Automatic fire detection should be provided within all tunnel roadways, ramps, and tunnel cross passages by the installation of listed components of an early warning linear heat detection system described below. The zoning of the system should correspond to the tunnel ventilation zones. When ventilation zones are not required to coincide with detection zones, a maximum of 3,500 feet (1,066 m) should be monitored in a single detection zone. Protectowire is installed at the apex and both sides of the tunnel when 2 or more lanes wide, or at both sides when single lane operation is required.

Install Protectowire linear heat detection cable using messenger wire supporting the detector with stainless steel turnbuckles located between every 250 feet (76 m) of messenger cable. A standoff with rubber grommet is placed at 55 foot (17 m) intervals to additionally support the linear heat detector/messenger cable. Terminate each detection zone with an end-of-line resistor housed in a NEMA-4X enclosure with compression strain relief. Unwrap the Protectowire from messenger far enough to form a loop in the messenger wire. Clamp the loop with a U-bolt and slip the loop over the turnbuckle until the messenger wire has only a small amount of sag. Provide additional support at 50 foot (15m) intervals using beam clamp #BC-2.

Each detection zone is monitored at the linear heat detection control panel and displayed on a digital point location meter to facilitate pinpointing the exact location of an overheat or fire along the length of the detection loop.

Detection zones should be configured to coincide with tunnel ventilation zones where possible to provide fan control in the event of fire. Where long copper feed cable lengths are required to the start of the detection zone, do not exceed 100 Ohms of feed cable resistance.

Recent fires and the increasing construction of vehicle tunnels around the world have shown the need for greater documentation of fire detection requirements and technologies for roadway tunnels.

While every country that has a vehicle tunnel has some sort of standard or criteria to conform to for these special applications, it would be difficult to document a single requirement for a tunnel having different environments with the various fire detection devices available that could be utilized.

Currently around the world are many projects in the design or construction stage with an increasing number of tunnels being planned for retrofit and refurbishing of structural improvements. These projects will enhance safety for both normal operational environment and emergency situations, with particular emphasis on safety.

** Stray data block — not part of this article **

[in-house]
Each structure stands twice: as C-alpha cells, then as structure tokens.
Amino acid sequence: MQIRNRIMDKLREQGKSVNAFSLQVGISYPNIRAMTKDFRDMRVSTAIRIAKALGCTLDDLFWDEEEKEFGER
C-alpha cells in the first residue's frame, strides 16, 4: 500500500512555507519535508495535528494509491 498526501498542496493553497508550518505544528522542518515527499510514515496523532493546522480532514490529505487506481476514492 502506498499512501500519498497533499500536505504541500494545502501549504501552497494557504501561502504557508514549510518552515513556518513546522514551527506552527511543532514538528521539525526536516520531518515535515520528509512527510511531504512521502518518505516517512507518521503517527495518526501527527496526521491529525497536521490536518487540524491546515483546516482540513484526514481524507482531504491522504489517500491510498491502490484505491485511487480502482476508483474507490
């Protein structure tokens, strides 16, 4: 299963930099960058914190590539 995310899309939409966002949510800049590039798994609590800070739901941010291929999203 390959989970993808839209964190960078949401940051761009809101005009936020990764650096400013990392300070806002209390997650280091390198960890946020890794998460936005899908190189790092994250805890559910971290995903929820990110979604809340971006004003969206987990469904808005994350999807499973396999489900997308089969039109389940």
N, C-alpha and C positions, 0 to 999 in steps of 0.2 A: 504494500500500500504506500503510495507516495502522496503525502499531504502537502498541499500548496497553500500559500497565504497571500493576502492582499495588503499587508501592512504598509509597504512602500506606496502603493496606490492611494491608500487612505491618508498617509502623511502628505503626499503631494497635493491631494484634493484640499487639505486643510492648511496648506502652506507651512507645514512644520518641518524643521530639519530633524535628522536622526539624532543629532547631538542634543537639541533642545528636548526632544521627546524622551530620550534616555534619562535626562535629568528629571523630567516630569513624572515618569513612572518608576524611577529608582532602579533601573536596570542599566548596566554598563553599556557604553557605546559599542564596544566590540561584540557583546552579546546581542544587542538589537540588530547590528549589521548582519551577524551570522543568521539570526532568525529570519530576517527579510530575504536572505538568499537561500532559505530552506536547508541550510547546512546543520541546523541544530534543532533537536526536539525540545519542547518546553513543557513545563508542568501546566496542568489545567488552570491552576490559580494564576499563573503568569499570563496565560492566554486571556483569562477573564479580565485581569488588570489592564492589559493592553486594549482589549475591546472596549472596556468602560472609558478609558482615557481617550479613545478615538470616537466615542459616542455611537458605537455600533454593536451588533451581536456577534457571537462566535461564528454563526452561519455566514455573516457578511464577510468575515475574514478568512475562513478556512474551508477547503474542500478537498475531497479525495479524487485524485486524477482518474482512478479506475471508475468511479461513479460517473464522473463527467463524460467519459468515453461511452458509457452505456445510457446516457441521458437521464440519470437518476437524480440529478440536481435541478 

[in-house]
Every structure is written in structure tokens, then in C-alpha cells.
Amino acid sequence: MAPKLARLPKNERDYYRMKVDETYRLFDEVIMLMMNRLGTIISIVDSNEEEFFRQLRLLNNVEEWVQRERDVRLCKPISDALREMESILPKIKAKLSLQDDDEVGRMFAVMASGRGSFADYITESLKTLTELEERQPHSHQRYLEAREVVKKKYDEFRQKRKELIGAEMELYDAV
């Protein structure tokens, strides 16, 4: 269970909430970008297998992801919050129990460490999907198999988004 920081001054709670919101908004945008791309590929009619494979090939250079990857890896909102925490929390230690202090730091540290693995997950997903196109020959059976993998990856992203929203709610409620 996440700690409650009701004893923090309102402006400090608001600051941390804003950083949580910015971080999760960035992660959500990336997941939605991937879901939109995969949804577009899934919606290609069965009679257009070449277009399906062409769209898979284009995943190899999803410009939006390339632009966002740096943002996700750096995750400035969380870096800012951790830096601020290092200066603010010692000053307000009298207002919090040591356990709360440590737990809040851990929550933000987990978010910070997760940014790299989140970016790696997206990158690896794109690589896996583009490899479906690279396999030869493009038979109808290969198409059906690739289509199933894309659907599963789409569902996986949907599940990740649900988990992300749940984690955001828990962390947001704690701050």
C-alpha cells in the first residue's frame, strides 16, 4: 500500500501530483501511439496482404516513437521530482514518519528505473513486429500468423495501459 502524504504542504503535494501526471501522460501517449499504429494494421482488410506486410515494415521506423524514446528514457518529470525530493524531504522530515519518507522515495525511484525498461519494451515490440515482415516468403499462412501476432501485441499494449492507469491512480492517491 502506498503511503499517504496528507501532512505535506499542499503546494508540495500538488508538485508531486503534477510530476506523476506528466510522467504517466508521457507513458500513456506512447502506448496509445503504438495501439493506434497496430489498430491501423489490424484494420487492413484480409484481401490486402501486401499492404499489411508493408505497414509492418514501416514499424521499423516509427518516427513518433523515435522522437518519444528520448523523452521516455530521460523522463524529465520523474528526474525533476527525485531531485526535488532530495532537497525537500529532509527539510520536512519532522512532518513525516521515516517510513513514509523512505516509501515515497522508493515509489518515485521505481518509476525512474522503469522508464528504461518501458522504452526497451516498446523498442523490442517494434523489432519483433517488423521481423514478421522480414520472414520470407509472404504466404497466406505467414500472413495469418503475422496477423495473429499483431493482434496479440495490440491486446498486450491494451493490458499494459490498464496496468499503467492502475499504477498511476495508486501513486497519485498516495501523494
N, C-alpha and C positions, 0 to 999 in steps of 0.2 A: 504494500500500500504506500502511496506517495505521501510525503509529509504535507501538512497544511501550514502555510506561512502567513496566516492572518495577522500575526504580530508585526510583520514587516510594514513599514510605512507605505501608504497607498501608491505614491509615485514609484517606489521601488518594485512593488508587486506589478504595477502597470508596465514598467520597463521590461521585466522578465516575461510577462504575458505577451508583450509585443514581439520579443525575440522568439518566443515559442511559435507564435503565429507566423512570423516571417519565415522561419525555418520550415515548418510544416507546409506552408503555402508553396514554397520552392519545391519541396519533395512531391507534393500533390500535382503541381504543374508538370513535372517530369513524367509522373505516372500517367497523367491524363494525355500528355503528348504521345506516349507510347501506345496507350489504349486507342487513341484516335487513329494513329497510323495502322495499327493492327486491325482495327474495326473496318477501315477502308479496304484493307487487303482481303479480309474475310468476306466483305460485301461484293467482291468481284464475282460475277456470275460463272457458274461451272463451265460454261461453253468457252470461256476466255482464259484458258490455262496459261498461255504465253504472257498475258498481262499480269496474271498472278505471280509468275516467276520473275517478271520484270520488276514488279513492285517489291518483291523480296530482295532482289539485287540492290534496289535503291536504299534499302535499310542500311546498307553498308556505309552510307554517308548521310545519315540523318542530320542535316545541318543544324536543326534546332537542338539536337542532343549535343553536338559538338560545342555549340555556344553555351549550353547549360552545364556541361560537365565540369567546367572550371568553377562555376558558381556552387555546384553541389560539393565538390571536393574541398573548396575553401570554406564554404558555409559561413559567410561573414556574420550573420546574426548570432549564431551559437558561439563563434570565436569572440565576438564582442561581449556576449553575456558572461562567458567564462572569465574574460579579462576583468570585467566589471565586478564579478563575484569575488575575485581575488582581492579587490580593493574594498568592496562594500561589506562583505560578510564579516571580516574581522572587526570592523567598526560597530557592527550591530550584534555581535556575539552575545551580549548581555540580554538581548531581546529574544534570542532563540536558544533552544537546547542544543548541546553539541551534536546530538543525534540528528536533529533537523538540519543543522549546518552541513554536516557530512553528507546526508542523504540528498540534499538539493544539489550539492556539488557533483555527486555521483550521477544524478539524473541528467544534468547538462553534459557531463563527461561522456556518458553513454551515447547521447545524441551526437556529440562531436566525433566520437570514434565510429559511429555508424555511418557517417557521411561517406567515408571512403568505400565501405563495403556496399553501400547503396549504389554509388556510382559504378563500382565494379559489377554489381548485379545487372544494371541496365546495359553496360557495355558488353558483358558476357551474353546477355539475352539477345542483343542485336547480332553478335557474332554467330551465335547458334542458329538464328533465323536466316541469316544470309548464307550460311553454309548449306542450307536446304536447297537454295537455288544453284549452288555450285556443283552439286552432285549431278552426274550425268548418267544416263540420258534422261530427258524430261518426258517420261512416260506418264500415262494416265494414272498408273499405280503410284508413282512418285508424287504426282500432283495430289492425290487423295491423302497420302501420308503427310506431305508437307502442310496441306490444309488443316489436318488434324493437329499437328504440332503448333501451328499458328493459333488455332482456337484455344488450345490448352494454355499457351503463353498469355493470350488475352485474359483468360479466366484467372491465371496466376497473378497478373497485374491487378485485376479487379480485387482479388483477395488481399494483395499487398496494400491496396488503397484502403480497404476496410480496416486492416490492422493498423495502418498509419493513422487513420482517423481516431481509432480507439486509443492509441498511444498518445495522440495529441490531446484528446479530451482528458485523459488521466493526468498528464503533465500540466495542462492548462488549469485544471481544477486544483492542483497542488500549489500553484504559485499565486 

Partial List of Protectowire installed tunnel systems

  • AFC Tunnel – Atlanta, Georgia – USA
  • Parkway Tunnel – Univ. of Wisconsin, Madison, Wisconsin, USA
  • McCarron Airport Tunnel – Las Vegas, Nevada – USA
  • Denver International Airport Tunnel – Colorado – USA
  • Muni-Metro Tunnel – San Francisco, California – USA
  • Tuneles del Negron (Asturias) – Northern Spain
  • Tuneles de la Autovia de Mataro –  Cataluna, Spain
  • Berry Street Tunnels – Pittsburgh, Pennsylvania – USA
  • Acapulco Tunnel – Acapulco, Mexico
  • Shanghai Yan An East Road Tunnel –  Shanghai, China
  • MAI Naftuh Tunnels – Tel Aviv, Israel
  • Steve Wynn Tunnel – Atlantic City, New Jersey
  • Selatin Tunnel – Ismir, Turkey
  • Alanya Tunnels – Turkey
  • Hannekleiv Tunnel – Norway
  • 1st Avenue – New York City, NY
  • Park Avenue – New York City, NY
  • Battery Park Tunnels – New York City, NY
  • Kirkeheia Tunnel – Norway
  • Barranco de La Balliena Tunnel – Barcelona, Spain
  • SpainSomport Tunnel – Pyrenees Mountains, Spain
  • Guadarrama Tunnel – Madrid, Spain
  • Pardornello Tunnel – Galicia, Spain
  • Cadi Tunnel – Catalonia, Spain
  • Baladino Tunnel – Madrid, Spain
  • Gagarinski Tunnels – Moscow, Russia

Overheat and Fire Detection in Tunnels Application Data Sheet.

Best Practices for Installing Linear Heat Detection

This video will provide you with best practices for installing Protectowire Linear Heat Detection products.